Some species undergo seasonal changes of environments for different purposes (feeding, spawning, etc.) and with them, environmental parameters (photoperiod, temperature, salinity) may change, too. What is the probability of providing farming conditions that are compatible with the migrating or habitat-changing behaviour of the species?

It is low for minimal farming conditions. It is medium for high-standard farming conditions. Our conclusion is based on a medium amount of evidence.

Likelihood
Potential
Certainty

CATADROMOUS 5.

LARVAEWILD: offshore 4. FARM: 0-21 days old: higher survival at 16 ppt salinity 19, but also reared at 32 20 and 35 ppt 3; >21 days old: 16-40 ppt 19. For details of holding systems  crit. 1.

JUVENILES: WILD: migration from offshore towards the coast and into estuaries and freshwater habitats in spring-summer depending on latitude 21-4 22. Mainly site fidelity 4 23 or moving within 1 km in estuaries and freshwater habitats 4; some move mean 4.3-10 km 5 24; rarely: inter-riverine (up to 85 km) 4. Overnight migration to mangrove habitat during high tides for foraging purposes 24. Migrate offshore to mature, the timing dependent on latitude or ecological conditions 21-4 4 23 25. FARM: salinity: 16-40 ppt [22]. For details of holding systems  crit. 1 and 2.

ADULTSWILD: offshore, occasional trips to the coast and into estuaries at 324-430 mm or 3-11 years of age 4. FARM: for details of holding systems  crit. 1.

SPAWNERS: WILD: 40-50 km offshore 4. FARM: 100 m from the shore 12; salinity: 25-36 12, 30-32 ppt 2. For details of holding systems  crit. 1 and 2.




4  Reproduction

A species reproduces at a certain age, season, and sex ratio and possibly involving courtship rituals. What is the probability of the species reproducing naturally in captivity without manipulation?

It is low for minimal farming conditions. It is high for high-standard farming conditions. Our conclusion is based on a high amount of evidence.

Likelihood
Potential
Certainty

WILD: mature from 7-8+ years on 25 4, but also 1-3+ years depending on latitude 23. Spawn in spring-autumn with peak in summer or year round depending on latitude and ecological conditions 21-4 26 4 23. Sex ratio: average 1 male:1.2 females (monthly variations) 9. Spawning activity peaks at 14-18 days into the lunar month (in Palau) 8. FARM: spawn at 5-7 years 12. Natural spawning usually occurred 23:00-00:00 11 or 02:00-04:00, 3 days before or after the last quarter and newmoon phases with a sex ratio of 1 female:1.1 males 12. Successful induced spawning using luteinising hormone-releasing hormone analogue or human chorionic gonadotropin 12. Sex ratio for induced spawning: 1 female:2 males 12. Higher hatching, percentage of normal larvae, and cumulative egg-to-larval survival rate in natural spawning compared to induced spawing 12. Monthly rematuration of cage-reared broodstock during 5-6 consecutive months 27.




5  Aggregation

Species differ in the way they co-exist with conspecifics or other species from being solitary to aggregating unstructured, casually roaming in shoals or closely coordinating in schools of varying densities. What is the probability of providing farming conditions that are compatible with the aggregation behaviour of the species?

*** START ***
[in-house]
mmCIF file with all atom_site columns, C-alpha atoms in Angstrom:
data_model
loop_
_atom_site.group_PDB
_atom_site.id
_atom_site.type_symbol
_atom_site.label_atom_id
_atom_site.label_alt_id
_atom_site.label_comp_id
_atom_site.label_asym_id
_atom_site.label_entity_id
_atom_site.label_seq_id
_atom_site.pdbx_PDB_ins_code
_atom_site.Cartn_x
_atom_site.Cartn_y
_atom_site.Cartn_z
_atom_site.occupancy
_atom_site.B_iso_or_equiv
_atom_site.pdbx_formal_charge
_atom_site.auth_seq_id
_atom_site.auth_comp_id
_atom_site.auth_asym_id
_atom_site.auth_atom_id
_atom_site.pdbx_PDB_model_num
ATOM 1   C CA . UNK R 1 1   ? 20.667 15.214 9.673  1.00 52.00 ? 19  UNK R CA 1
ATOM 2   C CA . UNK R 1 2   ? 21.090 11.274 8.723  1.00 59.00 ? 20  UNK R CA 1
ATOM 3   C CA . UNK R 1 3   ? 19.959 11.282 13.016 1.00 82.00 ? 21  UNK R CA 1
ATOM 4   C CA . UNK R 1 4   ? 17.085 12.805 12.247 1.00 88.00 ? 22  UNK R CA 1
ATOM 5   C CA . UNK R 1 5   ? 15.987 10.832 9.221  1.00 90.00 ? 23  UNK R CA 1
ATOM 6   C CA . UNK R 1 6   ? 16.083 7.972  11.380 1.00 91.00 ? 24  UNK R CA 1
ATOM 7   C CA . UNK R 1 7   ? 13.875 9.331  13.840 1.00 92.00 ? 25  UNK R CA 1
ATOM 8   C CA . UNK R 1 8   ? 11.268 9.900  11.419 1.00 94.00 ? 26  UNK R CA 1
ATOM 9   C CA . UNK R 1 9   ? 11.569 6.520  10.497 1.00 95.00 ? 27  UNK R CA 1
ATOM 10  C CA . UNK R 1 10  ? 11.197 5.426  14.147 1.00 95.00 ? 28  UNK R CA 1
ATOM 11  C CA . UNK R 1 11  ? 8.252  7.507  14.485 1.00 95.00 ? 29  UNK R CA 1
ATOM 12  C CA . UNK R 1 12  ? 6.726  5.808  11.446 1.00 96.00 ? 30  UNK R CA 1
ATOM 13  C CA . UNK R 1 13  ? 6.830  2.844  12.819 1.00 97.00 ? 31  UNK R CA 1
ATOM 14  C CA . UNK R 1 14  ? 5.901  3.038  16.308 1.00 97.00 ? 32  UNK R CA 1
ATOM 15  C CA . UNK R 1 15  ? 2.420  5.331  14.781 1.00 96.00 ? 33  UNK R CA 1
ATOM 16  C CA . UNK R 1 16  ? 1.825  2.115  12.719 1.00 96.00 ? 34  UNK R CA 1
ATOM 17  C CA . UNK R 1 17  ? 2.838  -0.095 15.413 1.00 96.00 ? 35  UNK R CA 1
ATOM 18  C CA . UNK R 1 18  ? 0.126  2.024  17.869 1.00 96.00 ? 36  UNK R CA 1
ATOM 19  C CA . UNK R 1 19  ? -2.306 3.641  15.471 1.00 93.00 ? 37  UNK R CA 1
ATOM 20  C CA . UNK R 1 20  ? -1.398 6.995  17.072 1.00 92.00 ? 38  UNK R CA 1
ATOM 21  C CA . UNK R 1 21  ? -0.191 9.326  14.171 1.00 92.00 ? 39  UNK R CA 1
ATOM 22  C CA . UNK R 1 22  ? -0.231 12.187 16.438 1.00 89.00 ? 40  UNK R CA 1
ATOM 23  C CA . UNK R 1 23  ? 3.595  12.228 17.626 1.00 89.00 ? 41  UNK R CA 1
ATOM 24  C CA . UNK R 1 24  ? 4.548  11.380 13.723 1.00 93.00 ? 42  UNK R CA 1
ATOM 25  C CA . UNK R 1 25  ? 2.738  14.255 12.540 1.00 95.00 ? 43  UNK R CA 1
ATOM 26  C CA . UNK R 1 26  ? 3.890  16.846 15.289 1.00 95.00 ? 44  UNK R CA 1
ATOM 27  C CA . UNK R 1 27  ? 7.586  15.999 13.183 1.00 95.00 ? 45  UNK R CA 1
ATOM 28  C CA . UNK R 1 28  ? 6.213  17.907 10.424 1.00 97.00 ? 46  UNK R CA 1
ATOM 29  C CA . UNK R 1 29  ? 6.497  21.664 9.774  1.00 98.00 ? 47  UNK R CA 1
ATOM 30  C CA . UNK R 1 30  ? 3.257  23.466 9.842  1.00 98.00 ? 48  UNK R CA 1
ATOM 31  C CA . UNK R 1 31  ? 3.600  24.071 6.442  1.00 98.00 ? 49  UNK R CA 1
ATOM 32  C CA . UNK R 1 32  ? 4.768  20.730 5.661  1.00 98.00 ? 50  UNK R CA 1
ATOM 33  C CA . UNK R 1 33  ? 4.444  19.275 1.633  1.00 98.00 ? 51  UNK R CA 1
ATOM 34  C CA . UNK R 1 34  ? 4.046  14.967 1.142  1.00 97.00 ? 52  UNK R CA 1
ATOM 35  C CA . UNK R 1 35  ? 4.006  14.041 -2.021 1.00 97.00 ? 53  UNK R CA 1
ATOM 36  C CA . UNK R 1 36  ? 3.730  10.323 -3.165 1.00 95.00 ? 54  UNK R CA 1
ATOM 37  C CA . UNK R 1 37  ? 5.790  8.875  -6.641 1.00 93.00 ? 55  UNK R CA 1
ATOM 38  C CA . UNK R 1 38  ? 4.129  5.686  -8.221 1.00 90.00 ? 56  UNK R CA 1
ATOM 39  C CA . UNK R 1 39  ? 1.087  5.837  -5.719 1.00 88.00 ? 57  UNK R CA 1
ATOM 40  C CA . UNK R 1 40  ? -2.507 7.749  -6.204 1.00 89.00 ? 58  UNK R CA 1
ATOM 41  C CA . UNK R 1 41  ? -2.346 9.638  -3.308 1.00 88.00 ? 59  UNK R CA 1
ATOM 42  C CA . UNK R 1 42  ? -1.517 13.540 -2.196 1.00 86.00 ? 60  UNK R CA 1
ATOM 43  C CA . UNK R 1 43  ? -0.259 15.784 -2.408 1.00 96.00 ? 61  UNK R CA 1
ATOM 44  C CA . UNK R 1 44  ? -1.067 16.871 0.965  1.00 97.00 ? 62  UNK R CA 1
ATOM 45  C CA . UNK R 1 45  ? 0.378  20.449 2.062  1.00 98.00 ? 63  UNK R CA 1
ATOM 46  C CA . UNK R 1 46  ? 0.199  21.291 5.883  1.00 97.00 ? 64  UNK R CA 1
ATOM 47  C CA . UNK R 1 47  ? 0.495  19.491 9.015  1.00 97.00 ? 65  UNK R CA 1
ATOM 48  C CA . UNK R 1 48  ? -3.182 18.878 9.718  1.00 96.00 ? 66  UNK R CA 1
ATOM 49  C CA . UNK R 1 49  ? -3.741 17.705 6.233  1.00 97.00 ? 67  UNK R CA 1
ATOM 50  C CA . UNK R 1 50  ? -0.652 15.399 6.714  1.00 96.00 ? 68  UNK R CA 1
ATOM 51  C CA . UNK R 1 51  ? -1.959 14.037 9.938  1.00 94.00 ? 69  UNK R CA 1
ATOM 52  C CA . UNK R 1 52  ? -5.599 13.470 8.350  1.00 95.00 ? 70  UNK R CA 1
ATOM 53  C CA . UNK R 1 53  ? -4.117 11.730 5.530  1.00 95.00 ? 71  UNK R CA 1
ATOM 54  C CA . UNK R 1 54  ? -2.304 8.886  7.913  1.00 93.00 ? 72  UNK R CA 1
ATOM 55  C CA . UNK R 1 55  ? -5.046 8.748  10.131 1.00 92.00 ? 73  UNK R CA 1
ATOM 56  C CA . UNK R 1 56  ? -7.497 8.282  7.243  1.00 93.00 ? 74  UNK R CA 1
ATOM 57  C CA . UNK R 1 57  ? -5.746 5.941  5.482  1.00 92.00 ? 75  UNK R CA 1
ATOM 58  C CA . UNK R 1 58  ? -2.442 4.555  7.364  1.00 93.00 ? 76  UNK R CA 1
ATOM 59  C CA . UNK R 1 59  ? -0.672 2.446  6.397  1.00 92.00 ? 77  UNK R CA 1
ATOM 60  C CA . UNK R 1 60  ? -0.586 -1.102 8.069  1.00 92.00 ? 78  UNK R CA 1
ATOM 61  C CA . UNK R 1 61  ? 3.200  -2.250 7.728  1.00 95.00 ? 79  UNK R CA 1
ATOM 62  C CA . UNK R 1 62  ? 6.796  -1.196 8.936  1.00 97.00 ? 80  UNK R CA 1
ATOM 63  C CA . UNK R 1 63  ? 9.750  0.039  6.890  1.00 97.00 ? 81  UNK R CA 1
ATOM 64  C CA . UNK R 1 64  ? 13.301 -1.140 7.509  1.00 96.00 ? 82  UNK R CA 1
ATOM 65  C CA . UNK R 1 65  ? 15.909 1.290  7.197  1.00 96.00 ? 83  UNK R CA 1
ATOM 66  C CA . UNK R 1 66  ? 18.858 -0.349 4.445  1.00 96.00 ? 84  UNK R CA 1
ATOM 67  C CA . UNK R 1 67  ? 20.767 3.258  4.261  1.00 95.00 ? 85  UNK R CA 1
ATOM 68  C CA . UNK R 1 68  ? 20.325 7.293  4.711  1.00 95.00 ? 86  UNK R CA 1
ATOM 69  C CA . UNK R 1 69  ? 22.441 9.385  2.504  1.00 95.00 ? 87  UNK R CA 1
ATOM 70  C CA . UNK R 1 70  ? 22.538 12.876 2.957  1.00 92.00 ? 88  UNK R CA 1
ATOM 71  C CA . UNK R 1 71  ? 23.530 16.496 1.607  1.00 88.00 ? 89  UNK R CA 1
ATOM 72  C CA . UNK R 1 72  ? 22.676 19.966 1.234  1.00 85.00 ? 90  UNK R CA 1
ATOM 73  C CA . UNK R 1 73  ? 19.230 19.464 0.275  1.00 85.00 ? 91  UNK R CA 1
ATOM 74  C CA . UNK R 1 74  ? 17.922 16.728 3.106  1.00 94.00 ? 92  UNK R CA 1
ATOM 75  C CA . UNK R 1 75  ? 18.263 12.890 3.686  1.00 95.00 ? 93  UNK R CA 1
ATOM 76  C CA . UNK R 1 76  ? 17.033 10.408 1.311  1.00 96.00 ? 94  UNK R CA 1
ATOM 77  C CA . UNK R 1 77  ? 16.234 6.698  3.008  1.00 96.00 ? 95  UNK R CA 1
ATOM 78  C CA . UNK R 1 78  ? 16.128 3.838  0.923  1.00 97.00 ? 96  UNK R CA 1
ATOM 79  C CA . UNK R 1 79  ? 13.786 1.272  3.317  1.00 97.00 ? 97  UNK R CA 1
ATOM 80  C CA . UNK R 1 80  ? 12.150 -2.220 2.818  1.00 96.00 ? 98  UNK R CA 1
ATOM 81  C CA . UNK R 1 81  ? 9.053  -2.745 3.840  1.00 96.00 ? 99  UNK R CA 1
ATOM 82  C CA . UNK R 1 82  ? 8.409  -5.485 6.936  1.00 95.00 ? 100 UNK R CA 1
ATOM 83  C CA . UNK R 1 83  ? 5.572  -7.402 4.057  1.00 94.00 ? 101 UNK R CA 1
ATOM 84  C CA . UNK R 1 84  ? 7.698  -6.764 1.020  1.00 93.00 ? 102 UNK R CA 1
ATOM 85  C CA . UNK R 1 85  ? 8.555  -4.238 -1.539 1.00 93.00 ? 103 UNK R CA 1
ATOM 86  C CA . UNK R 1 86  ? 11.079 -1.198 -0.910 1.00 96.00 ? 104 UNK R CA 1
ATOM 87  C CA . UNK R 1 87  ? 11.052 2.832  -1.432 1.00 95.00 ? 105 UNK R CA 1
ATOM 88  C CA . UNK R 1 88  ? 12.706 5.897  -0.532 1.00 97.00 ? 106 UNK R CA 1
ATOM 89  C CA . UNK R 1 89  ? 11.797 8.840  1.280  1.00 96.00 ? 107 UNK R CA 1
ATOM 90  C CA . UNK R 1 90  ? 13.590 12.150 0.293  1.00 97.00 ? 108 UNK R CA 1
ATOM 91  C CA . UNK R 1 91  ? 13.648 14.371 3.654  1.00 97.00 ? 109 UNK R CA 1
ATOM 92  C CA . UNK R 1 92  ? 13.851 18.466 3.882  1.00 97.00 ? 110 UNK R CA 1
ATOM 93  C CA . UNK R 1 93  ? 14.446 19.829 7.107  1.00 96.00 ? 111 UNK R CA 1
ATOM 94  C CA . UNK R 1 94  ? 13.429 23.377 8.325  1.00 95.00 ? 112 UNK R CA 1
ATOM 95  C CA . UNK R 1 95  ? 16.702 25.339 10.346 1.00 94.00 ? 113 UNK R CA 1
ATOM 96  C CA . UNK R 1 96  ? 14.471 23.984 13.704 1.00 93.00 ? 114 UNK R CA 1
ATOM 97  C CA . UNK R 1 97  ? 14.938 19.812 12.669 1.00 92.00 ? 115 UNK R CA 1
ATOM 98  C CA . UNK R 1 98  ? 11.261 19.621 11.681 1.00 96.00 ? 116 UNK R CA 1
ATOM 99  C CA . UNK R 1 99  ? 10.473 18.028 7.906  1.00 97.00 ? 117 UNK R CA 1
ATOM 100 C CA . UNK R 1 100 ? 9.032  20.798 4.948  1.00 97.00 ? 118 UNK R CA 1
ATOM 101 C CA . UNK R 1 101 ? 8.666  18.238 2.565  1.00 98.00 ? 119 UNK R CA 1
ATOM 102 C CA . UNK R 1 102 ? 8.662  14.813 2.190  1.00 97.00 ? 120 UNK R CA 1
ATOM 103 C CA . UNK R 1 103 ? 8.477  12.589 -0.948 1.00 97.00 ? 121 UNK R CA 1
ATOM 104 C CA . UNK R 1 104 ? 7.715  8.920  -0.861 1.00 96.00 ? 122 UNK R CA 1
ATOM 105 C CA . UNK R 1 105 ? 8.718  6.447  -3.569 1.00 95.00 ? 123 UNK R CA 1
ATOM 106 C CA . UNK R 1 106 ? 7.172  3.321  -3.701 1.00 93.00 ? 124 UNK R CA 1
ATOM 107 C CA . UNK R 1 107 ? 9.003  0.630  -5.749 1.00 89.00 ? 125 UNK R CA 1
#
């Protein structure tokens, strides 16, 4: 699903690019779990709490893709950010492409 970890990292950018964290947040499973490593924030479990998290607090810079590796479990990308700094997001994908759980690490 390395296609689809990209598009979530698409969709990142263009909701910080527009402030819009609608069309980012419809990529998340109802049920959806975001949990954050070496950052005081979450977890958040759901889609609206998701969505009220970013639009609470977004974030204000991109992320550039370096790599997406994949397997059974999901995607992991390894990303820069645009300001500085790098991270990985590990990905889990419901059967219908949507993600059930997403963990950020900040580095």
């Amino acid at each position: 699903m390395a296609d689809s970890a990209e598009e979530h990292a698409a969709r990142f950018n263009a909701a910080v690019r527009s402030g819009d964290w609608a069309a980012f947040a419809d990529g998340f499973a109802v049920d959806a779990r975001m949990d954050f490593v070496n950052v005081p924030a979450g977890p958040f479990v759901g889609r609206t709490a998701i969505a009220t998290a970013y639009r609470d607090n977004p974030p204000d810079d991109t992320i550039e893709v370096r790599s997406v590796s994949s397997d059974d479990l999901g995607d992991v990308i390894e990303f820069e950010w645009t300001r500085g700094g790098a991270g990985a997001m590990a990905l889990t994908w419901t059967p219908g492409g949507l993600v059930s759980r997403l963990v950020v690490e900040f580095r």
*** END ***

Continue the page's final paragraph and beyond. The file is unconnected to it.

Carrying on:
There are unclear findings for minimal and high-standard farming conditions. Our conclusion is based on a low amount of evidence.

Likelihood
Potential
Certainty

LARVAE and FRY: WILD: no data found yet. FARM: LARVAE: 5-16.4 11 or 30 3 IND/L; FRY (2.5-12 cm): 40-48 7, 100-150 or 150-200 IND/m3 1 28.

JUVENILES: WILD: no data found yet. FARM: FINGERLINGS (≥20 g): ponds: 5,000 IND/ha; net cages: 5 IND/m3 1 29, but also 29 IND/m3 6.

ADULTS: WILD: at 9-13 m depth, shoals of 5-30 individuals 18 or more 4; solitary 18 or in groups around coral reef 4. FARM: no data found yet.

SPAWNERS: WILD: no data found yet. FARM: 12-22 IND/cage (85 m3) 12; 50-150 individuals in hatchery area of 1,000 m2 with several tanks 1.




6  Aggression

There is a range of adverse reactions in species, spanning from being relatively indifferent towards others to defending valuable resources (e.g., food, territory, mates) to actively attacking opponents. What is the probability of the species being non-aggressive and non-territorial in captivity?

There are unclear findings for minimal and high-standard farming conditions. Our conclusion is based on a low amount of evidence.

Likelihood
Potential
Certainty

LARVAE: cannibalistic behaviour (chasing and biting other's eyes and fins) from about 26 days of hatching, when over 25 mm 3 11 1.

JUVENILES: no data found yet.

ADULTS: no data found yet.

SPAWNERS: no data found yet.




7  Substrate

Depending on where in the water column the species lives, it differs in interacting with or relying on various substrates for feeding or covering purposes (e.g., plants, rocks and stones, sand and mud). What is the probability of providing the species' substrate and shelter needs in captivity?

It is low for minimal farming conditions. It is high for high-standard farming conditions. Our conclusion is based on a high amount of evidence.

Likelihood
Potential
Certainty

LARVAE: WILD: PELAGIC 4, offshore 4 and in coastal lagoons and estuaries 30. FARM: PELAGIC 2. For details of holding systems crit. 1.